Supplement on diabetes. Six different papers in this issue explore diabetes control and prevention, evolving disease burden, environmental issues in diabetes self-management education, application of economic analysis to diabetes and diabetes care, and moving diabetes care from science to practice. The ideas were first presented at the CDC's Diabetes and Public Health 25th Anniversary Symposium.
As many as 20% of patients who abruptly stop taking SSRIs can experience troublesome withdrawal symptoms.
Stopping SSRIs without first ramping down the dosage can cause dizziness, nausea, headache and fatigue as well as feelings of anxiety, irritability and sadness, according to the May 25 New York Times. Patients who want to quit should stay under a physician's supervision rather than quit on their own.
Experts quoted in the article said that SSRIs with the shortest half-life-exiting the body quickly when medication is discontinued-cause the most severe withdrawal symptoms. Of the SSRIs commonly prescribed for depression, venlafaxine (Effexor) and paroxetine (Paxil) have the shortest half-lives. Fluoxetine (Prozac) lingers longer in the system and results in milder or no side effects, while bupropion (Wellbutrin), which does not work directly on serotonin, typically does not cause withdrawal symptoms.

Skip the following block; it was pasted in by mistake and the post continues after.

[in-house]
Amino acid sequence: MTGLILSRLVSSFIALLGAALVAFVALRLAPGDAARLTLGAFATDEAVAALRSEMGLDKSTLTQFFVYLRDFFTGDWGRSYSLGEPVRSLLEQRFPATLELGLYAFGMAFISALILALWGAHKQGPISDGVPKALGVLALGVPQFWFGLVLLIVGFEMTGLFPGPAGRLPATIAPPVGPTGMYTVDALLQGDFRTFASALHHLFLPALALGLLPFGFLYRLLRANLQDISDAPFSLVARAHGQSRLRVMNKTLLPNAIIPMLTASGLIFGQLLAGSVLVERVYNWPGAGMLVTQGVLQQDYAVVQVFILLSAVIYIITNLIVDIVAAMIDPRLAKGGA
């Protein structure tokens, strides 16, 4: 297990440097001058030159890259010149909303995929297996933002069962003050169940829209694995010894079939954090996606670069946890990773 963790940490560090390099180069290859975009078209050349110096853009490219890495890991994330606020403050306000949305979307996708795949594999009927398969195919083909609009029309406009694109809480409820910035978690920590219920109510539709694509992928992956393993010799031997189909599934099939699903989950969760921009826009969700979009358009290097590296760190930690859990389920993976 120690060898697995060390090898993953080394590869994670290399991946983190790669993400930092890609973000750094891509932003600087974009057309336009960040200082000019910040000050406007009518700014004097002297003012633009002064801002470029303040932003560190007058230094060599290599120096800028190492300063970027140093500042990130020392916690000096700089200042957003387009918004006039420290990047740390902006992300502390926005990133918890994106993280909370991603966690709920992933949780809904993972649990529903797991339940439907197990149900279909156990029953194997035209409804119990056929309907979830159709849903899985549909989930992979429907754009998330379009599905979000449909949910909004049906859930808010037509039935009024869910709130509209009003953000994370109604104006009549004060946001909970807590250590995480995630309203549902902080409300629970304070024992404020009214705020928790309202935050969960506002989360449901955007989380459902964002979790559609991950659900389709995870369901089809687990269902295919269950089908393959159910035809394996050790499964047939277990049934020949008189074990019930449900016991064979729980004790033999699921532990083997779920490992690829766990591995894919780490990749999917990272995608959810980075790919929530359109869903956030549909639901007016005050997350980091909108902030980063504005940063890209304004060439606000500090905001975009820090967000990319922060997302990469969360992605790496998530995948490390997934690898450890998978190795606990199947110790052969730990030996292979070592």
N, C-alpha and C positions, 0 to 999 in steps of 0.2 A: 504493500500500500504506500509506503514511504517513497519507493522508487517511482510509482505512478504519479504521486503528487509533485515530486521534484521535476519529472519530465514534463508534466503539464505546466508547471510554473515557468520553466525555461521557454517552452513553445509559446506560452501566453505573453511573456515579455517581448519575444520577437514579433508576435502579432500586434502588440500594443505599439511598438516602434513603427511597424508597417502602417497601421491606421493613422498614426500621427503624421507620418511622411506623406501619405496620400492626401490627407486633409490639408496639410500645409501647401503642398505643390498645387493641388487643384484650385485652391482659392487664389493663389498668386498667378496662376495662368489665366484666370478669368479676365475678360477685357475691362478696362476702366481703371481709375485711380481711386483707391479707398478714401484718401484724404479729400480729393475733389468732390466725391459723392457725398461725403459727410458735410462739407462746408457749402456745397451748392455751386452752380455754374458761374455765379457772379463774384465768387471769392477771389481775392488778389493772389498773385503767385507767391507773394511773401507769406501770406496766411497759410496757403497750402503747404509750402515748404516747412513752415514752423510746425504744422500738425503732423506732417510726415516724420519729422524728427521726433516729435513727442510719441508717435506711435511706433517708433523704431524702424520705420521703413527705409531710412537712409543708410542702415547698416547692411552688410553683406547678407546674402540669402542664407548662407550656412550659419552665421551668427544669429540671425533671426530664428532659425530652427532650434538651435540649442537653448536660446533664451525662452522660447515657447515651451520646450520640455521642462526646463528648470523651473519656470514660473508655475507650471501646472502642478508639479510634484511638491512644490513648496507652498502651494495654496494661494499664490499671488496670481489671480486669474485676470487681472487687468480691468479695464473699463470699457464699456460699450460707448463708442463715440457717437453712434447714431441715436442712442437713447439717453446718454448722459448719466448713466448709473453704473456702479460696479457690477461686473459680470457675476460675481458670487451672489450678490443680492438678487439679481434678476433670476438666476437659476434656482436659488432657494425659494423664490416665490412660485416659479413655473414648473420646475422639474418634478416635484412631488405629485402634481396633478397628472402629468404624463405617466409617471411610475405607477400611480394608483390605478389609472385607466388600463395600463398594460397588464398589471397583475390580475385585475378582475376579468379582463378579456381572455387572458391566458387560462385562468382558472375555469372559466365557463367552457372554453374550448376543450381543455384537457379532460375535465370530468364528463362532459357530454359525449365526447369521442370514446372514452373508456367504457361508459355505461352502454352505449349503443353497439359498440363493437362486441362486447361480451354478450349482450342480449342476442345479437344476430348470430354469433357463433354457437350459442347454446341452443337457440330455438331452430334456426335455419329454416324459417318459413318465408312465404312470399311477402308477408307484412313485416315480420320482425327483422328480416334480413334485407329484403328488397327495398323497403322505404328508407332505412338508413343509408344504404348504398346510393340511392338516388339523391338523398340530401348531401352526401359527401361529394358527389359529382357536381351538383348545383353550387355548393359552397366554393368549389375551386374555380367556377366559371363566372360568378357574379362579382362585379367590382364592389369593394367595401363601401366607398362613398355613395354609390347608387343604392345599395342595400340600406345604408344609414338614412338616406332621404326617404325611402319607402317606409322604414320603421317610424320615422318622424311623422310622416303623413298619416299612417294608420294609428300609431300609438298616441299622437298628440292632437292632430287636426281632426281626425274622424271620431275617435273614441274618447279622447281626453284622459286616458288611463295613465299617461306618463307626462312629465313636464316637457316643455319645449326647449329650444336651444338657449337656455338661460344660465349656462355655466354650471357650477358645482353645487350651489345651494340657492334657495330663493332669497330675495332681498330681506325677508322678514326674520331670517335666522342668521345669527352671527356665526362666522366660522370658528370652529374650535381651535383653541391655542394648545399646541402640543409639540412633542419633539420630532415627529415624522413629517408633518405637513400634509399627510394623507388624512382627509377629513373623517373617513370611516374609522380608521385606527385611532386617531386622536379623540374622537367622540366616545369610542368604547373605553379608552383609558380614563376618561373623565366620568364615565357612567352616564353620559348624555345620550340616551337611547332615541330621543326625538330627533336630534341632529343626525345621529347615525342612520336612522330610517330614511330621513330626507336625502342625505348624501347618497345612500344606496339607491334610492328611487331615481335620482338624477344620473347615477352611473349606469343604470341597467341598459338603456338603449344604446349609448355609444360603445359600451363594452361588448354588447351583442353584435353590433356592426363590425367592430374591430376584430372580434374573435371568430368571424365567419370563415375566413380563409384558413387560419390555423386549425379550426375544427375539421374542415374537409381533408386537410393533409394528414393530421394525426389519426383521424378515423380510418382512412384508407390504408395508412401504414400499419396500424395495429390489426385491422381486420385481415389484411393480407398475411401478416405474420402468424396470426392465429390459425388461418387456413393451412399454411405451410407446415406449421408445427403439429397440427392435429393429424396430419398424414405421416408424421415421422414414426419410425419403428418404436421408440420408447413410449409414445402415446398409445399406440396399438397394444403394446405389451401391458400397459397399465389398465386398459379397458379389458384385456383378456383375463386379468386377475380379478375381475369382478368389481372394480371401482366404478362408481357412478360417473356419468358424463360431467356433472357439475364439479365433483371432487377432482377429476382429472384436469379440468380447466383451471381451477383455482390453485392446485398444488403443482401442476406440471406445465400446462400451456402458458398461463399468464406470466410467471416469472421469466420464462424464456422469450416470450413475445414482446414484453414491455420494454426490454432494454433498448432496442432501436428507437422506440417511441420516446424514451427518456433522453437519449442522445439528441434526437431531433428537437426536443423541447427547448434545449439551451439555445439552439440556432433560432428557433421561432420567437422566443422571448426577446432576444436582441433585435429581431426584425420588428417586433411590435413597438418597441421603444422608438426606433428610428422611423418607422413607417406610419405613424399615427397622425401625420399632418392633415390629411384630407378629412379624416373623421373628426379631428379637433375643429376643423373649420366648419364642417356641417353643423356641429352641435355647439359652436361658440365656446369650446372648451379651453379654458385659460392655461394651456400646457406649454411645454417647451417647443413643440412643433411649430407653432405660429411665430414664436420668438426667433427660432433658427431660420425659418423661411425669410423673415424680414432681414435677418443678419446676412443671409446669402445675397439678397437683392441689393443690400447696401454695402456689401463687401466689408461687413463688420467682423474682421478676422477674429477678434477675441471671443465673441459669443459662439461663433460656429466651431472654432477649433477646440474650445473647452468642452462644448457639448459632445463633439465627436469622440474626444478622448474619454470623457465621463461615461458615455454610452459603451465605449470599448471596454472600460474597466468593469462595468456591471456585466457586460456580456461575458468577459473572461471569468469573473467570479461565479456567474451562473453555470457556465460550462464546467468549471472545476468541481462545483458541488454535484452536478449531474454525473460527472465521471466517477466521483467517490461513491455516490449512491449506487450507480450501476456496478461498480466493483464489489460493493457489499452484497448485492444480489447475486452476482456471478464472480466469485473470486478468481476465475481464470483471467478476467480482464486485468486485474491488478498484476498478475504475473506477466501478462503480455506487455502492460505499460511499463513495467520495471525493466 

Physicians interviewed recommended tapering off fluoxetine for seven to 10 days before stopping, and allowing several weeks or months when weaning patients off paroxetine and venlafaxine. One doctor suggested bringing down the dosage in five-milligram increments, with each stage lasting five to seven days.
The article noted that more Americans may be considering stopping the medications in wake of warnings earlier this year about potentially harmful side effects.
The New York Times is online.
A new study has found that black patients are more likely than whites to die from colon cancer following surgery.
The study, published in the online edition of the journal Cancer, looked at black and white patients who underwent surgery between 1981 and 1993 for colorectal adenocarcinoma. Researchers found that black patients were 50% more likely to die within five to 10 years, than whites. The study, based at the University of Alabama-Birmingham, suggested that the disparity is greatest among patients with early stage colonic adenocarcinoma.
The findings indicate that genetic or environmental factors may make the cancer more aggressive in blacks, according to the lead researcher quoted in the May 25 New York Times. Other studies have suggested that diets high in fat might influence outcomes.
The New York Times noted that the study should prompt black Americans to be aggressive about follow-up care, even when tumors are removed early.